JSOC was also hamstrung in this regard by the obsessive secrecy that permeated and surrounded the command. It was a principal factor behind the shambolic performance in Grenada, because many senior conventional force commanders were not even aware of JSOC’s existence, let alone knew how best to employ its units. “It was so, so top secret that it was extremely difficult to do our job,” said a senior JSOC official. The extraordinary level of secrecy that shrouded JSOC’s missions, units, and personnel became a touchstone for the command and its subordinate elements, to the extent that an operator’s commitment to this code of silence was considered a demonstration of his special ops bona fides. But Scholtes, like other JSOC commanders after him, chafed against it because of the constraints it placed on his operations. Indeed, it had come as almost a relief when the Fayetteville Times first reported JSOC’s creation in October 1980.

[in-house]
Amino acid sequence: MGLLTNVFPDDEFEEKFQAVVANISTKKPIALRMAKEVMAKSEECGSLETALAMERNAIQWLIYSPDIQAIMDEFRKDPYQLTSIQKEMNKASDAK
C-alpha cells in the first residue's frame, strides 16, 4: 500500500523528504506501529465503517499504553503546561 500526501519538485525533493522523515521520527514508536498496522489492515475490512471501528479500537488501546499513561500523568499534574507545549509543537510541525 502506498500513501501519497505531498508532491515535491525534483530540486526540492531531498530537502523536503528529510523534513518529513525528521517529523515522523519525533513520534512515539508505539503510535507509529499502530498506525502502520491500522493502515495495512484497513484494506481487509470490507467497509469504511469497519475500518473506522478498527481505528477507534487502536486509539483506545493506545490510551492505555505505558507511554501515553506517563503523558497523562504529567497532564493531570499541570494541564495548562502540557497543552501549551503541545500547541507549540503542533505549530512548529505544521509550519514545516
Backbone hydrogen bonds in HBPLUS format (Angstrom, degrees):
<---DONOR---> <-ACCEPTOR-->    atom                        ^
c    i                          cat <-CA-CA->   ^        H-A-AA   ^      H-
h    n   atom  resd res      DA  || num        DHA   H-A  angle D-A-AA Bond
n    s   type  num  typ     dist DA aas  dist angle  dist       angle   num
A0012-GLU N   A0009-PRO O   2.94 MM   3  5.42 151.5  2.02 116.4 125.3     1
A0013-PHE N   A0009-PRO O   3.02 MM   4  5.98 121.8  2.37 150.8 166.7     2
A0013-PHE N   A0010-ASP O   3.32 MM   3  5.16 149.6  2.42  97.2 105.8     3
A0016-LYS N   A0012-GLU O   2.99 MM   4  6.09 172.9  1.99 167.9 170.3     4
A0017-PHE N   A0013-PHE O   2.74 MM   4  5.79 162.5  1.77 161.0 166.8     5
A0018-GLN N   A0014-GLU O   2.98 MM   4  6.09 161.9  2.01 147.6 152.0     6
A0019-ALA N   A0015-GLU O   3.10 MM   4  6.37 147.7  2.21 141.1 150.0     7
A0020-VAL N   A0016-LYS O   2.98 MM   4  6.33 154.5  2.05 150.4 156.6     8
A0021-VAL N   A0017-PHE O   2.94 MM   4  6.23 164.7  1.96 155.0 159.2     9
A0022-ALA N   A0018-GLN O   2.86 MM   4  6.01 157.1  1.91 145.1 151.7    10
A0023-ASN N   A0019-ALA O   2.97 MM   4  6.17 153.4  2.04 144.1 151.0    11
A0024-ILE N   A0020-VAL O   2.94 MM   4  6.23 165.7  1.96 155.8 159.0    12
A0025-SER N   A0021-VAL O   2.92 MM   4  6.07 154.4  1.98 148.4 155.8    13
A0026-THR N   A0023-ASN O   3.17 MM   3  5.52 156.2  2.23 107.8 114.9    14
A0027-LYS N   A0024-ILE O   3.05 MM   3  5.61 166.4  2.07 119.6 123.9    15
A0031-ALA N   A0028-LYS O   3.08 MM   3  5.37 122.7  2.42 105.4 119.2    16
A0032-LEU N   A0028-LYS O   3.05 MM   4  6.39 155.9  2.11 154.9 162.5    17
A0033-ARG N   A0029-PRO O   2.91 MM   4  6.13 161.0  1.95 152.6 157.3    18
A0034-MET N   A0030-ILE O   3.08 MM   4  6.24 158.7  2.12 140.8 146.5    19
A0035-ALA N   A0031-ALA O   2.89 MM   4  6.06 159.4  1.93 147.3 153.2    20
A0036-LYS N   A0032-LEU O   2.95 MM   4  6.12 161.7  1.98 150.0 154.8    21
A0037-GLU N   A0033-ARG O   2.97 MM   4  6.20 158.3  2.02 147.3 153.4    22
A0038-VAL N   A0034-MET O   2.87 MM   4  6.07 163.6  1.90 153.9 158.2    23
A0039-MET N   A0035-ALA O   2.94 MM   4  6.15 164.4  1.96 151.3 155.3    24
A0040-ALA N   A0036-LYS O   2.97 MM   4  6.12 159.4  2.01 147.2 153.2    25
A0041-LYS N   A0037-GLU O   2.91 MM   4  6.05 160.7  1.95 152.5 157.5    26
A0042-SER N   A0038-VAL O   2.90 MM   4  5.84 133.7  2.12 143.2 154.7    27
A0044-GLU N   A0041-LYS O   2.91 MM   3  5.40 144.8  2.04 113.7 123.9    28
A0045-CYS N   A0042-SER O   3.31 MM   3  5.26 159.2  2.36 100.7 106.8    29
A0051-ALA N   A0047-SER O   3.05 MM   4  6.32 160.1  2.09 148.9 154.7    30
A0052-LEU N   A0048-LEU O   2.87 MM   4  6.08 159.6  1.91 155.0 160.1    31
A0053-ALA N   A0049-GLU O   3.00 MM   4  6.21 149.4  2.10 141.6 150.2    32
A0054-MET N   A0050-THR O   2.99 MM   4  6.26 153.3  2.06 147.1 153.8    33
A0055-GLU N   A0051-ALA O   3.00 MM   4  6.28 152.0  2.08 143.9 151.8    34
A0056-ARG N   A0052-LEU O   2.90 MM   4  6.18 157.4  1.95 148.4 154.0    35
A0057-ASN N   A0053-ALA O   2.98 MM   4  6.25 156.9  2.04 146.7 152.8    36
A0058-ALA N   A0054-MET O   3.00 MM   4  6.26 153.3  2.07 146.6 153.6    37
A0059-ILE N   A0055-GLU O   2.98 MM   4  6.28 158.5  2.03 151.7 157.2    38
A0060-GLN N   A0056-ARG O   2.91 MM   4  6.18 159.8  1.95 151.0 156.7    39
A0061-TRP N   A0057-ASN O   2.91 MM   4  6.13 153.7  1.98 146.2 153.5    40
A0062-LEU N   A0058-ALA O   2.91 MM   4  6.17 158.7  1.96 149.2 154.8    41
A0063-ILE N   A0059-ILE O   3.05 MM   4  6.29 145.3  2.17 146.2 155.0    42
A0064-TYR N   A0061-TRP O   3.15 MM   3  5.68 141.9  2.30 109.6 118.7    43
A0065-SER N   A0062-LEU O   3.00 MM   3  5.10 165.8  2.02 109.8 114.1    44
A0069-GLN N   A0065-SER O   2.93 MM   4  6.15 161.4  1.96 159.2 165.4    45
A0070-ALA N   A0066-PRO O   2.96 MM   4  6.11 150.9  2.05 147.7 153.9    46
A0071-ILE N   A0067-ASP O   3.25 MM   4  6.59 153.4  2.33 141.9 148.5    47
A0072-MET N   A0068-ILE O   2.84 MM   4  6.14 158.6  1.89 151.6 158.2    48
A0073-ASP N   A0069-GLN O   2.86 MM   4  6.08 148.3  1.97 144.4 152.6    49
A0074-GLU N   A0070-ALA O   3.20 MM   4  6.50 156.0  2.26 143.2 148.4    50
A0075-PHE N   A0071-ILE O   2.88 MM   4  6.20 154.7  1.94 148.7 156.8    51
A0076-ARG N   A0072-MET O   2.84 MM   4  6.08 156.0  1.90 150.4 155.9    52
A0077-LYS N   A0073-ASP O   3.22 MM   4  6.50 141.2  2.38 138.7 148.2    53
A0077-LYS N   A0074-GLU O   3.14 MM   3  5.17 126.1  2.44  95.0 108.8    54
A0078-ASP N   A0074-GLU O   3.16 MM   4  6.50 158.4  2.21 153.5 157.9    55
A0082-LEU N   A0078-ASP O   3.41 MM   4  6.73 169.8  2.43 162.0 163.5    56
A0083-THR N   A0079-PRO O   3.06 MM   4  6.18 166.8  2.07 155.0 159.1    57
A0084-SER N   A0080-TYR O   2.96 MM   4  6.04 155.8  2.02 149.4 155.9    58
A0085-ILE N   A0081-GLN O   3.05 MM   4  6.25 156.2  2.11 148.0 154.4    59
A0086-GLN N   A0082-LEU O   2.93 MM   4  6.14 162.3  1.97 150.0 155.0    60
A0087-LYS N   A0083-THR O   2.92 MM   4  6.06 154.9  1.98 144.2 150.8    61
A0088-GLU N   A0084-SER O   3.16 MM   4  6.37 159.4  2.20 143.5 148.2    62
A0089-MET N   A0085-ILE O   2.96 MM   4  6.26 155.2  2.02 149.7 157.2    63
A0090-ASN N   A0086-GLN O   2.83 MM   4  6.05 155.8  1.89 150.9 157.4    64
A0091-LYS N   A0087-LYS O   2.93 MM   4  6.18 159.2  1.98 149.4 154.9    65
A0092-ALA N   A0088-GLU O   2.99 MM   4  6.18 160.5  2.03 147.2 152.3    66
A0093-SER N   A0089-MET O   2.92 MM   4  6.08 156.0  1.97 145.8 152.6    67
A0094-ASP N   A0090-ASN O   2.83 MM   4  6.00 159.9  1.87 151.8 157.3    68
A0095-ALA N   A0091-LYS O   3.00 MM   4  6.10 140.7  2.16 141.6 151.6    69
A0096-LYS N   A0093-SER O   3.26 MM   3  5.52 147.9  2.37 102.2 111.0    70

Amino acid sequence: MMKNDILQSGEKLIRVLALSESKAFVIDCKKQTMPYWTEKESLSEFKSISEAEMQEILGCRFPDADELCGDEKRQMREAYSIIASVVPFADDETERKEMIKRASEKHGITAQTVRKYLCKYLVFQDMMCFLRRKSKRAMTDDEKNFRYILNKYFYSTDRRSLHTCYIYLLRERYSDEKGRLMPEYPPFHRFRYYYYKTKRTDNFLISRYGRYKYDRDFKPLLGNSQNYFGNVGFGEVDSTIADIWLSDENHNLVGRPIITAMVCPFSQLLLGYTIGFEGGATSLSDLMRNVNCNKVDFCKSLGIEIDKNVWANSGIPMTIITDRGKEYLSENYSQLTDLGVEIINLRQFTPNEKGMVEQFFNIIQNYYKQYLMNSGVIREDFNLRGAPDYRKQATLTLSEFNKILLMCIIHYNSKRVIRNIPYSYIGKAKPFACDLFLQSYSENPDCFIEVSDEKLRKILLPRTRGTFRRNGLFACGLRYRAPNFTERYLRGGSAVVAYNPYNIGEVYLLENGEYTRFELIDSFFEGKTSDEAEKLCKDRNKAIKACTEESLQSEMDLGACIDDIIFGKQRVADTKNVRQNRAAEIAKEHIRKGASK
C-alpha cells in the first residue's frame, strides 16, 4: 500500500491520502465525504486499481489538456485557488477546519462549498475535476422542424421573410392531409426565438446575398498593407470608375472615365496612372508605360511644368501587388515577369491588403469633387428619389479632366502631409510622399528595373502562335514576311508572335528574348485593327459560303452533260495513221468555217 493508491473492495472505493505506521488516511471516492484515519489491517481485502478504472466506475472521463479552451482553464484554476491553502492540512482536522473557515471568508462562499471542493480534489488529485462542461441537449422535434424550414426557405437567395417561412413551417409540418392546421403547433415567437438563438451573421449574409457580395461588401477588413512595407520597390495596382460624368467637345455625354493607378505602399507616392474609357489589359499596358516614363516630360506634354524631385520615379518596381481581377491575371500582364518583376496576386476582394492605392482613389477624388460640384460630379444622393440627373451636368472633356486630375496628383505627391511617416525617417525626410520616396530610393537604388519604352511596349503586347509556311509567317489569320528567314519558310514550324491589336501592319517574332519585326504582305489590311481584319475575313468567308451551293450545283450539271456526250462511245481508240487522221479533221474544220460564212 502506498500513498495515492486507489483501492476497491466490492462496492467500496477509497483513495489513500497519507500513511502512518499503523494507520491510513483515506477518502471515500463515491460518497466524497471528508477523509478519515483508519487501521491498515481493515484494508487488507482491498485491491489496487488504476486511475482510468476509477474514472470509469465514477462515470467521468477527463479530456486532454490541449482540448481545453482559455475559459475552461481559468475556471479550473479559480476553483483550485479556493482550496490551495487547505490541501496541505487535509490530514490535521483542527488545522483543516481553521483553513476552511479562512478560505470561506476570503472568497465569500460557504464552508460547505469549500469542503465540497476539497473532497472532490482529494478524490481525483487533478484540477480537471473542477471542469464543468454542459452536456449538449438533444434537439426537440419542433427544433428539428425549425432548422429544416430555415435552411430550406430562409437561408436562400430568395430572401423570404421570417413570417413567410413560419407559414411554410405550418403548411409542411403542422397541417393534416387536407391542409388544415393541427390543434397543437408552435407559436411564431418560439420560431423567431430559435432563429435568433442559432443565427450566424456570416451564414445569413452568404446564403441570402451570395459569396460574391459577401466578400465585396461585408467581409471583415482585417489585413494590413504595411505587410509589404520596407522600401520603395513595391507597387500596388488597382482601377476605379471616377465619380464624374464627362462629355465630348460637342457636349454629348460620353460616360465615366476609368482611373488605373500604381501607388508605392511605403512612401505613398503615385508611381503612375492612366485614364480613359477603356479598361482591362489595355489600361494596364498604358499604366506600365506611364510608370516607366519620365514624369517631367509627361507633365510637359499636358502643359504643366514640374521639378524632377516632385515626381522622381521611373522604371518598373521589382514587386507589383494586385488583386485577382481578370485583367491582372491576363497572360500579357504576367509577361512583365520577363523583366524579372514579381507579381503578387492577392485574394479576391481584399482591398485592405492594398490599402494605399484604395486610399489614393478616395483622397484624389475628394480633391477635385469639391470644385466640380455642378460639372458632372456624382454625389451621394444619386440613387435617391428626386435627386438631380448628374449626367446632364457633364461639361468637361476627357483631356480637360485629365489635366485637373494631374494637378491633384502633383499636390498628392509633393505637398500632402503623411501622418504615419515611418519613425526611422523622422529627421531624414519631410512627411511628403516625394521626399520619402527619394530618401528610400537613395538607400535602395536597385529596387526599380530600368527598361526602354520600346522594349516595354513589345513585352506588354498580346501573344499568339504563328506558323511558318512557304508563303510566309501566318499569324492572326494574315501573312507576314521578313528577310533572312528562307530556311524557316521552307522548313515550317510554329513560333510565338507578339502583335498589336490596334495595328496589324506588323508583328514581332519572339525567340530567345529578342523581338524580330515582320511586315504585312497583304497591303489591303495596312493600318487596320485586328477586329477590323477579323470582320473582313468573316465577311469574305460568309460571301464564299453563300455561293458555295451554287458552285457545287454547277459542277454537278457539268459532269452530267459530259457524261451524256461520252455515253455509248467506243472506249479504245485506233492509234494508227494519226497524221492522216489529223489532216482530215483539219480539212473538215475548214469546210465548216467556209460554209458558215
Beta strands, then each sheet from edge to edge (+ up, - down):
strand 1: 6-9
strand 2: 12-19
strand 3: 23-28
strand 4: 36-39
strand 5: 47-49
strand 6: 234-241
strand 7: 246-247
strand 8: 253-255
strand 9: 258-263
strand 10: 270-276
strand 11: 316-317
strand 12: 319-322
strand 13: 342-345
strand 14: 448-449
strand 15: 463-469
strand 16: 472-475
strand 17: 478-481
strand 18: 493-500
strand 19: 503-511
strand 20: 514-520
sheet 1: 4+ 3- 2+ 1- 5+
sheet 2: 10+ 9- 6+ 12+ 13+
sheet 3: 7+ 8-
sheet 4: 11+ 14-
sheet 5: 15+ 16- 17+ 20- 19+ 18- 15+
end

Grenada left deep scars in JSOC’s collective psyche. Scholtes remained deeply embittered by the eleventh-hour interference in his plan. Nor was he the only senior JSOC officer angered by the events surrounding the commitment of the elite forces to the fight. The Det 1 MACOS commander, Colonel John Carney, retired in disgust shortly after the operation. Scholtes would eventually have an opportunity to air his frustrations in a way that counted. But not all the mistakes resulted from issues beyond JSOC’s control. There had been several major errors internal to Scholtes’s task force. Urgent Fury put JSOC on notice that the command and its subordinate elements still had a way to go to become truly effective combat units.